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How To Use A Multimeter To Test

Discussion in 'ELECTRICAL ISSUES - POWER YOUR MACHINES & SHOP' started by Nels, Dec 20, 2016.

  1. Nels

    Nels United States Founder Staff Member H-M Supporter-Premium

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    Some of us don't know how to use a multimeter to test for power.

    Can you guys provide an explanation of how to SAFELY test for power?
     
  2. tq60

    tq60 United States Active Member Active Member

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    Power or voltage?

    Way too much to explain to the general question.

    Checking what?

    The short answer is read the instructions that came with the volt meter.

    Next is Google "safe use of multi-meter".

    If you are trying to check a specific thing then ask how to check power on a (describe thing here)

    If you do not know how to use a multi meter do some reading first then practice with a battery or wall wart for voltage and a light bulb for resistance.

    Sent from my SAMSUNG-SGH-I337Z using Tapatalk
     
  3. chips&more

    chips&more United States Active User Active Member

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    What kind of multimeter? What kind of power? The probes are typically insulated. Keep your fingers only on the insulated part. Set-up the meter correctly so you don’t smoke it. Very high voltage is a different animal/story.
     
  4. Nels

    Nels United States Founder Staff Member H-M Supporter-Premium

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    I want to test for 110 using a small sperry handheld I have. The instructions are in 6 point type!

    I also want to test on 220 machines if possible.

    Here is the cheap one I own:

    41EXf-0qupL._SY400_.jpg
     
    Last edited: Dec 22, 2016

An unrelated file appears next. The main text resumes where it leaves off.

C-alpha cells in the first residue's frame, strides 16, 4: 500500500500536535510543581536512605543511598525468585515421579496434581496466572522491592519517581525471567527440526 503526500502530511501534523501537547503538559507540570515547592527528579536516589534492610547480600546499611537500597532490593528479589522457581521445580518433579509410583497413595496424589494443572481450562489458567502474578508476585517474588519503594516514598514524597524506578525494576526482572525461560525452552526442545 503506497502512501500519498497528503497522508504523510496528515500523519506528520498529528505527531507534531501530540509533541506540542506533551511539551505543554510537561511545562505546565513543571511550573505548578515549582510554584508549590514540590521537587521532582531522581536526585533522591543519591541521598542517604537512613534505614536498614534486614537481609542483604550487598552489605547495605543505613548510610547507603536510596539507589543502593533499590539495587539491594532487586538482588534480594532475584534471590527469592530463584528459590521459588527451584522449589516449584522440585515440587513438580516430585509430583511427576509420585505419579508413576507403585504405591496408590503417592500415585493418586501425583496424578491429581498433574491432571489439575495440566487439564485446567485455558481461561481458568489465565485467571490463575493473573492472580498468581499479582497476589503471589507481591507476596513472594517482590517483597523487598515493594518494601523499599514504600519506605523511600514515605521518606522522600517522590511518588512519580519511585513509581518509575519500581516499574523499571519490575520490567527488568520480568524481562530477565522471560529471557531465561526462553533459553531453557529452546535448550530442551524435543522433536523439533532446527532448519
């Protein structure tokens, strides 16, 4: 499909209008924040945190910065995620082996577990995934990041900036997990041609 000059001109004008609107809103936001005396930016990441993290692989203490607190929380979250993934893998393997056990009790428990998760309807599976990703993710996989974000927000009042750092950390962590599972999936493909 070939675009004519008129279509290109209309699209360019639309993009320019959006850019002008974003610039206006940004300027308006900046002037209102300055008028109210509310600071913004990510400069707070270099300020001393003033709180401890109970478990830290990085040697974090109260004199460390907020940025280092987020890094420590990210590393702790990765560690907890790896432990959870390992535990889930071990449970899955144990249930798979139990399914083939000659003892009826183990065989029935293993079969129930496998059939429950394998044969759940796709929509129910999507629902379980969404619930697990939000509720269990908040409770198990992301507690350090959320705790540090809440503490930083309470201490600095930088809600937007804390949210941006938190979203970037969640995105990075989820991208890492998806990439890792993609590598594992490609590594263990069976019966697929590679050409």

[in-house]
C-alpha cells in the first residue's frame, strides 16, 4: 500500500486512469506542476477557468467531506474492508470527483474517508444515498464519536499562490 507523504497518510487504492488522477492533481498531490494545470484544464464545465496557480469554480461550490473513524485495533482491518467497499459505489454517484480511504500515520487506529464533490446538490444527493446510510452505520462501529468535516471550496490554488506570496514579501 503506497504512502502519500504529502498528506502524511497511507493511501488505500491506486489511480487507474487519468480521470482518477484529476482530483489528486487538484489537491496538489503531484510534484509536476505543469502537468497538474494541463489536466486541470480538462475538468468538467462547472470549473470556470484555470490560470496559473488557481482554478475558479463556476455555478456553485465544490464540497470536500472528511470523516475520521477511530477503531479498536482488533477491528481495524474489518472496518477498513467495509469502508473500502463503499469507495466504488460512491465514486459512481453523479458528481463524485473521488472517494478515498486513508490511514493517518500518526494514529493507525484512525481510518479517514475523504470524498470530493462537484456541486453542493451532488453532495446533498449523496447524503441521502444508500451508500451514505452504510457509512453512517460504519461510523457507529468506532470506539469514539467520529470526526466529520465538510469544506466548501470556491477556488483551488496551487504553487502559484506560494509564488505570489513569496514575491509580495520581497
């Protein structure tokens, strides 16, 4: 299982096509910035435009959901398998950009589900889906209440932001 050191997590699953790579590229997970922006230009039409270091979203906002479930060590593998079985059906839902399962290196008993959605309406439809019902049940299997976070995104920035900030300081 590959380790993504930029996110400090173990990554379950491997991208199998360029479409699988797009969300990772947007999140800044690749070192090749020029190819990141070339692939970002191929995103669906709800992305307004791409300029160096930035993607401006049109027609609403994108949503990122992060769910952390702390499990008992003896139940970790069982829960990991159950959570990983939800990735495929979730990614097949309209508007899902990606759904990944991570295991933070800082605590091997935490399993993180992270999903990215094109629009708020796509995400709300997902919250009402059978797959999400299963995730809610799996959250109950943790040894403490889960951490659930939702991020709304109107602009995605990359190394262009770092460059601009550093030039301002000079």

5. RandyM

    RandyM United States Global Moderator Staff Member H-M Supporter-Premium

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  6. markba633csi

    markba633csi United States Active Member Active Member

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    Main idea is to set it to a range higher than what you are expecting to read, unless it is auto-ranging. Analog meters (with a needle) are often better for some tests like intermittants, and they are more rugged electrically than digital meters, important for sparky- motory type stuff.
    Most cheap meters have poor probes/test leads, too short and with points not sharp enough to penetrate varnish and corrosion.
    I like probes that can accept screw-on alligator clips, very handy and safer.
    Mark S.
     
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  7. CluelessNewB

    CluelessNewB Active Resistor H-M Supporter-Premium

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    There are several YouTube videos on how to use a multimeter you might want to check out.
     
  8. higgite

    higgite General Manger - Proofreading Dept. Active Member

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  9. jim18655

    jim18655 United States Active User H-M Supporter-Premium